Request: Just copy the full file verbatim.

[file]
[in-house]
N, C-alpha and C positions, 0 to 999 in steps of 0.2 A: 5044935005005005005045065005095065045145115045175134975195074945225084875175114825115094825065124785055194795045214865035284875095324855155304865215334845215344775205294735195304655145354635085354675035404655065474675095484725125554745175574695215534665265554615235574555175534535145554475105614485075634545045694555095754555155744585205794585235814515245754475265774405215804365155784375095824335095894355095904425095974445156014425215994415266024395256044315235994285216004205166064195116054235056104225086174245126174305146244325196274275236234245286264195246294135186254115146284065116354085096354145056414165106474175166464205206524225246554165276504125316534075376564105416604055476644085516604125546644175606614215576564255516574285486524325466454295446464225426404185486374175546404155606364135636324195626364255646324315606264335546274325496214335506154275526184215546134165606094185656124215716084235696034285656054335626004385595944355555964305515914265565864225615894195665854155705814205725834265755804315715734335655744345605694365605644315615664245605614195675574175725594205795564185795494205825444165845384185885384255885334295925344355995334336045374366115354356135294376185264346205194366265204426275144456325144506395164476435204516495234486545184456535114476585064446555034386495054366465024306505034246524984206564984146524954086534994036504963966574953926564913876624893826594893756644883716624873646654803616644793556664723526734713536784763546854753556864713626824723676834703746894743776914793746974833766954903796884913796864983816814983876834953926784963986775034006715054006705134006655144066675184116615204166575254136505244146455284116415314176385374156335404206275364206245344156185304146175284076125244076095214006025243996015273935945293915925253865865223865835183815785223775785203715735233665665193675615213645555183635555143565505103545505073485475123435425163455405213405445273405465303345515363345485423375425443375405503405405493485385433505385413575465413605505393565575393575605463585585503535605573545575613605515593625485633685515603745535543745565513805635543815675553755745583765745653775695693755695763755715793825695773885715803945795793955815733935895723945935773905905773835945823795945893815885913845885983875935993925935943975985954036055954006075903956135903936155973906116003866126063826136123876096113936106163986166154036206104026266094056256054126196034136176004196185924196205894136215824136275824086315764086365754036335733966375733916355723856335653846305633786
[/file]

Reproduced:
[in-house]
N, C-alpha and C positions, 0 to 999 in steps of 0.2 A: 5044935005005005005045065005095065045145115045175134975195074945225084875175114825115094825065124785055194795045214865035284875095324855155304865215334845215344775205294735195304655145354635085354675035404655065474675095484725125554745175574695215534665265554615235574555175534535145554475105614485075634545045694555095754555155744585205794585235814515245754475265774405215804365155784375095824335095894355095904425095974445156014425215994415266024395256044315235994285216004205166064195116054235056104225086174245126174305146244325196274275236234245286264195246294135186254115146284065116354085096354145056414165106474175166464205206524225246554165276504125316534075376564105416604055476644085516604125546644175606614215576564255516574285486524325466454295446464225426404185486374175546404155606364135636324195626364255646324315606264335546274325496214335506154275526184215546134165606094185656124215716084235696034285656054335626004385595944355555964305515914265565864225615894195665854155705814205725834265755804315715734335655744345605694365605644315615664245605614195675574175725594205795564185795494205825444165845384185885384255885334295925344355995334336045374366115354356135294376185264346205194366265204426275144456325144506395164476435204516495234486545184456535114476585064446555034386495054366465024306505034246524984206564984146524954086534994036504963966574953926564913876624893826594893756644883716624873646654803616644793556664723526734713536784763546854753556864713626824723676834703746894743776914793746974833766954903796884913796864983816814983876834953926784963986775034006715054006705134006655144066675184116615204166575254136505244146455284116415314176385374156335404206275364206245344156185304146175284076125244076095214006025243996015273935945293915925253865865223865835183815785223775785203715735233665665193675615213645555183635555143565505103545505073485475123435425163455405213405445273405465303345515363345485423375425443375405503405405493485385433505385413575465413605505393565575393575605463585585503535605573545575613605515593625485633685515603745535543745565513805635543815675553755745583765745653775695693755695763755715793825695773885715803945795793955815733935895723945935773905905773835945823795945893815885913845885983875935993925935943975985954036055954006075903956135903936155973906116003866126063826136123876096113936106163986166154036206104026266094056256054126196034136176004196185924196205894136215824136275824086315764086365754036335733966375733916355723856335653846305633786